4 Guideline ESC Council on hypertension position document on the management of hypertensive emergencies. 2019

van den Born, Bert-Jan H / Lip, Gregory Y H / Brguljan-Hitij, Jana / Cremer, Antoine / Segura, Julian / Morales, Enrique / Mahfoud, Felix / Amraoui, Fouad / Persu, Alexandre / Kahan, Thomas / Agabiti Rosei, Enrico / de Simone, Giovanni / Gosse, Philippe / Williams, Bryan. ·Department of Internal Medicine, Division of Vascular Medicine, Academic Medical Center, Amsterdam, The Netherlands. · Institute of Cardiovascular Sciences, University of Birmingham, Birmingham, UK. · Aalborg Thrombosis Research Unit, Department of Clinical Medicine, Faculty of Health, Aalborg University, Aalborg, Denmark. · Hypertension Division, University Medical Centre Ljubljana, Department of Internal Medicine, Dr. Peter Držaj Hospital, Ljubljana, Slovenia. · Hypertension Unit, Department of Cardiology, Hopital Saint André and University Hospital of Bordeaux, Bordeaux, France. · Hypertension Unit, Department of Nephrology, Hospital 12 de Octubre, Madrid, Spain. · Department for Internal Medicine III, Cardiology, Angiology, and Intensive Care Medicine, Saarland University, Homburg/Saar, Germany. · Division of Cardiology, Cliniques Universitaires Saint-Luc, Université Catholique de Louvain, and Pole of Cardiovascular Research, Institut de Recherche Expérimentale et Clinique, Université Catholique de Louvain, Brussels, Belgium. · Karolinska Institutet, Department of Clinical Sciences, Danderyd Hospital, Division of Cardiovascular Medicine, Stockholm, Sweden. · Clinica Medica Generale, Department of Clinical and Experimental Sciences, University of Brescia, and Department of Medicine, Azienda Spedali Civili di Brescia, Brescia, Italy. · Hypertension Research Center, Department of Translational Medical Sciences, Federico II University Hospital, Naples, Italy. · University College London (UCL) and UCL Hospitals, London, UK. ·Eur Heart J Cardiovasc Pharmacother · Pubmed #30165588.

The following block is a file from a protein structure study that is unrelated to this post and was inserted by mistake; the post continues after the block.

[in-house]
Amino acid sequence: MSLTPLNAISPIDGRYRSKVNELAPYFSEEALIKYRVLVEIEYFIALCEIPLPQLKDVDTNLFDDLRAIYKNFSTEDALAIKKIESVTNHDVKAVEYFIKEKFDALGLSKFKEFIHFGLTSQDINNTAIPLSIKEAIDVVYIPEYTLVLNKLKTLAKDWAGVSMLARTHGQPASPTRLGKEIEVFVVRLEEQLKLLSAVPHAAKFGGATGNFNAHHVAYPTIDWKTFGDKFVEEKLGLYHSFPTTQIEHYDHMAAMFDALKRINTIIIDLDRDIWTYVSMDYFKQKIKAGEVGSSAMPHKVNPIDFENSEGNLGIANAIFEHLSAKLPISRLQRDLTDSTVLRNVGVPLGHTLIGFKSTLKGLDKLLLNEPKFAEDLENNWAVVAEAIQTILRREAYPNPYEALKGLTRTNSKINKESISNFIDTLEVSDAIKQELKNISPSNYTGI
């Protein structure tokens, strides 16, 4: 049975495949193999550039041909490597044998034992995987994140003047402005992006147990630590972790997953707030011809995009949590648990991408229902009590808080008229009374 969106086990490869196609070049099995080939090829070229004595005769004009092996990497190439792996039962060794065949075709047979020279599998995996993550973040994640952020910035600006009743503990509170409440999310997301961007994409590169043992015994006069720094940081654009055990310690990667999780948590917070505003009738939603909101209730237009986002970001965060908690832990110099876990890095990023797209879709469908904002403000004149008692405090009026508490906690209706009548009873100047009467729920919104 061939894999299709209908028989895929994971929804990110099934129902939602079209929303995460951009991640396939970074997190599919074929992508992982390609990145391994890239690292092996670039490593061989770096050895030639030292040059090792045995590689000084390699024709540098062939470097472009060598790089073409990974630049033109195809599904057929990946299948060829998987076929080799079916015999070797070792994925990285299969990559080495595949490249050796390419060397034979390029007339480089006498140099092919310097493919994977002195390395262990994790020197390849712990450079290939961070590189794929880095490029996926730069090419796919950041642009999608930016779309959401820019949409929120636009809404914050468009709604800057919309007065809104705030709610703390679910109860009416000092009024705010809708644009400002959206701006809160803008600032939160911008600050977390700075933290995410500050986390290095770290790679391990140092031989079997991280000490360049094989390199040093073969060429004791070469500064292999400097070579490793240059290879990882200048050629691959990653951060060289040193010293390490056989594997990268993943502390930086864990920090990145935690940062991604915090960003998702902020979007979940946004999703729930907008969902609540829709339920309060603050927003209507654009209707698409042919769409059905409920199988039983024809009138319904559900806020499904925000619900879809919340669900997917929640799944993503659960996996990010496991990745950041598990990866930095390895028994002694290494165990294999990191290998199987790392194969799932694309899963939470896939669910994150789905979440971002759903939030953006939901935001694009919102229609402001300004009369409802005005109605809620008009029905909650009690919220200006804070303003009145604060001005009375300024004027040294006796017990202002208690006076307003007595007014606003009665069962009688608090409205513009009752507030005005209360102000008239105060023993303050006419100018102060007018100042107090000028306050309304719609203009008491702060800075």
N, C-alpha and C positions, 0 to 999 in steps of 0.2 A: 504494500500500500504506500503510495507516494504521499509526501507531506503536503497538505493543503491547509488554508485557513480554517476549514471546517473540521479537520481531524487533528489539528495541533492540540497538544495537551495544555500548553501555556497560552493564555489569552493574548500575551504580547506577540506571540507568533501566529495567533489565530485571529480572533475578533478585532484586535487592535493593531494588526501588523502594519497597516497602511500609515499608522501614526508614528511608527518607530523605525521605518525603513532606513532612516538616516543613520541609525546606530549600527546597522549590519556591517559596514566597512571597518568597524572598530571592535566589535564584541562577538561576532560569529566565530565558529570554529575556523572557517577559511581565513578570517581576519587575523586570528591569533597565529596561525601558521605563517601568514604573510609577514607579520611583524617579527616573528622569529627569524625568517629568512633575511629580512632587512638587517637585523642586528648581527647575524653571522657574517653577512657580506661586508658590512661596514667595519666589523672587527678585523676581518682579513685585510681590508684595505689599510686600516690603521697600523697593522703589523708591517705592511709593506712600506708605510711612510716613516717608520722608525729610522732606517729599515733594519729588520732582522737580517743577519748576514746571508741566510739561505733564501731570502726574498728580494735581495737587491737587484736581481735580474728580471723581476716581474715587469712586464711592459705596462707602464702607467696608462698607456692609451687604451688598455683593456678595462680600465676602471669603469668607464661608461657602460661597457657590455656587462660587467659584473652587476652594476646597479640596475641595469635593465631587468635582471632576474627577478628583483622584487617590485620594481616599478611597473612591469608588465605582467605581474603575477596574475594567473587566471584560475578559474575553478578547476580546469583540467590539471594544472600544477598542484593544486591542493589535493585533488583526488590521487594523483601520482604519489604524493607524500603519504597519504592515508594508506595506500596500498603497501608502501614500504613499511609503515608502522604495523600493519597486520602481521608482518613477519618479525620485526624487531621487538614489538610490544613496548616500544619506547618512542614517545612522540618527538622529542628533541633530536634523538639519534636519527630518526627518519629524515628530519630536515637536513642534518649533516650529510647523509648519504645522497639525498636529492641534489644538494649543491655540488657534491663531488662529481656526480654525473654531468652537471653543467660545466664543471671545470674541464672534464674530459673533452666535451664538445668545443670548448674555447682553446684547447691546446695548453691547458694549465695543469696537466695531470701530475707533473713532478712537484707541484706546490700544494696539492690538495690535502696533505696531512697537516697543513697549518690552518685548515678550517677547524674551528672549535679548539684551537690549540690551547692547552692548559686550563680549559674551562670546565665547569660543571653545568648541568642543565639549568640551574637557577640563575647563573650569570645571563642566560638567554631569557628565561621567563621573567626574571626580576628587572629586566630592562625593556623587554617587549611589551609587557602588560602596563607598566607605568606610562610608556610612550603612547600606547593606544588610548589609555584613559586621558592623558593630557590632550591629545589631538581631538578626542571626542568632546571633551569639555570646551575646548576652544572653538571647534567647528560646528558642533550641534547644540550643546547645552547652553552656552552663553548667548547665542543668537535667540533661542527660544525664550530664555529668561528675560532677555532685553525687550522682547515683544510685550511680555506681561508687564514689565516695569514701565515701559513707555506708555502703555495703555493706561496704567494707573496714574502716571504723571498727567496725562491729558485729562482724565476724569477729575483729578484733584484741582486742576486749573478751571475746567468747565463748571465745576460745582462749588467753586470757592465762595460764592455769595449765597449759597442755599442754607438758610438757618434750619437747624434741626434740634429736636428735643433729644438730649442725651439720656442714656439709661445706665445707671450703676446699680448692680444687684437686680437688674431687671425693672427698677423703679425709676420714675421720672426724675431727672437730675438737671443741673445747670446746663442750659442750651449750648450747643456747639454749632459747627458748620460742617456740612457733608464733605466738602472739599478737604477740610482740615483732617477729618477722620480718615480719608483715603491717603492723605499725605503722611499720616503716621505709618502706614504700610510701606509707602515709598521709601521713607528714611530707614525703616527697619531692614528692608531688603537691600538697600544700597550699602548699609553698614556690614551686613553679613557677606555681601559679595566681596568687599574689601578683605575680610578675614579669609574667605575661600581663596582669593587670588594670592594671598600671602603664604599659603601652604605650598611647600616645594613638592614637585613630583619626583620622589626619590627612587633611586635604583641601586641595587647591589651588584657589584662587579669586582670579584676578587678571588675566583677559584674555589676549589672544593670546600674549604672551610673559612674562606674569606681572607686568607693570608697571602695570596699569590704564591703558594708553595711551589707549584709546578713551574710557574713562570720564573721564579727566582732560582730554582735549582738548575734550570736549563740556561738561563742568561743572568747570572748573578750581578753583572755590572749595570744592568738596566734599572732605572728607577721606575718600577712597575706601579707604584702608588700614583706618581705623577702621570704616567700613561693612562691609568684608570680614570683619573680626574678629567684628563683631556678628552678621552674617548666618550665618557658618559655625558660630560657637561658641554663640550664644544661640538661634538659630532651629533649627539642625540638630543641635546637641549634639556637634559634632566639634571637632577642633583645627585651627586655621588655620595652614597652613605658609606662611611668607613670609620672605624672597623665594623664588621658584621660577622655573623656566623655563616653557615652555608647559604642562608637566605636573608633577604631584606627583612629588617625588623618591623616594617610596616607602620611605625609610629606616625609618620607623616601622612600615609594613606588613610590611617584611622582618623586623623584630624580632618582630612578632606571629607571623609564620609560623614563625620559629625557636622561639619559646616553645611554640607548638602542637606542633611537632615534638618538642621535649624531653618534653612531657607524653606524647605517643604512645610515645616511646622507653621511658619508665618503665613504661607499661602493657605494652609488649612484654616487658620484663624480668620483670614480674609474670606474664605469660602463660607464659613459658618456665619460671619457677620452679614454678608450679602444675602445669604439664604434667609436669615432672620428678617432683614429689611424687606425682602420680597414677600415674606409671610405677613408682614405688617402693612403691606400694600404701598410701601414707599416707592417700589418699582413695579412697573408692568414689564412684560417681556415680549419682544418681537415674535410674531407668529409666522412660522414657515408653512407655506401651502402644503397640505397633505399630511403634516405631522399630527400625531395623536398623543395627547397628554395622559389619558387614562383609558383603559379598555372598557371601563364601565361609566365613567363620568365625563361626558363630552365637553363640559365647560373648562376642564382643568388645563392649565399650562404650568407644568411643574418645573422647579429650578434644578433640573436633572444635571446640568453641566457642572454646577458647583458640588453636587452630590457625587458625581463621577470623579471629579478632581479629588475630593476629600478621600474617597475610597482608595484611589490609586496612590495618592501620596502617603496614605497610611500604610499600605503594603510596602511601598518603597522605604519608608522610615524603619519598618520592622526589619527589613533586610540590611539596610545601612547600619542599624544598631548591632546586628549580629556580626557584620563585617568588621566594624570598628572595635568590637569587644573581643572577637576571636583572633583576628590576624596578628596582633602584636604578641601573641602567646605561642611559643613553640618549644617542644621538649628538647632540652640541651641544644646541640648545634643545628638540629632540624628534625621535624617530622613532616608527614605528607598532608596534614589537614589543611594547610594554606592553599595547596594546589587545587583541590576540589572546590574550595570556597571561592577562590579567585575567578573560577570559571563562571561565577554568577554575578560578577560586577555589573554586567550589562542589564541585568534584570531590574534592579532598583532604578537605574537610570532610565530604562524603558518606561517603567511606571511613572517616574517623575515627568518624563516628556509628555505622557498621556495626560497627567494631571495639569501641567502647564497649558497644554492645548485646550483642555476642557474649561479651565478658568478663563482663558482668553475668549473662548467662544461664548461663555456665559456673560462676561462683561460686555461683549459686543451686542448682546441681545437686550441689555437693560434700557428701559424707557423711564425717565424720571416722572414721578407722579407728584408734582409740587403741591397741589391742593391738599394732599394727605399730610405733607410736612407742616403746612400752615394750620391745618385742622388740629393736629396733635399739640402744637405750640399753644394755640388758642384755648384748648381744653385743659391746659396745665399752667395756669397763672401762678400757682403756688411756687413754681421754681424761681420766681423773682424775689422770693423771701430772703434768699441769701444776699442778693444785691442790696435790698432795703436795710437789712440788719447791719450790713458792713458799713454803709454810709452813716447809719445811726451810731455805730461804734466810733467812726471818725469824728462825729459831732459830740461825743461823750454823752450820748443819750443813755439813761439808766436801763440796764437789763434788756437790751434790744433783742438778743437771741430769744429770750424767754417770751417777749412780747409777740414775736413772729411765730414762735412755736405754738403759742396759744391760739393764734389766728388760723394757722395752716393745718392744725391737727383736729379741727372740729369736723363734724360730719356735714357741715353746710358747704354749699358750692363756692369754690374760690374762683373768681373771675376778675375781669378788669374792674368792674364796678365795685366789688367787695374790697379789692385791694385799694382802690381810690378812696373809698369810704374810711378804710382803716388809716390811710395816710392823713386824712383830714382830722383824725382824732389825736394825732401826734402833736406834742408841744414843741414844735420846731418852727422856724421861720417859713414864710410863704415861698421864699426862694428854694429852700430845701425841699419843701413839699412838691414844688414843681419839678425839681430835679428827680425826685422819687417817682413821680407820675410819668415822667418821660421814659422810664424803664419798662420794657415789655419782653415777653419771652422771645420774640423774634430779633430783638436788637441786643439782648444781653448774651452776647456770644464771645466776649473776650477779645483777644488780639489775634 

ABSTRACT: Hypertensive emergencies are those situations where very high blood pressure (BP) values are associated with acute organ damage, and therefore, require immediate, but careful, BP reduction. The type of acute organ damage is the principal determinant of: (i) the drug of choice, (ii) the target BP, and (iii) the timeframe in which BP should be lowered. Key target organs are the heart, retina, brain, kidneys, and large arteries. Patients who lack acute hypertension-mediated end organ damage do not have a hypertensive emergency and can usually be treated with oral BP-lowering agents and usually discharged after a brief period of observation.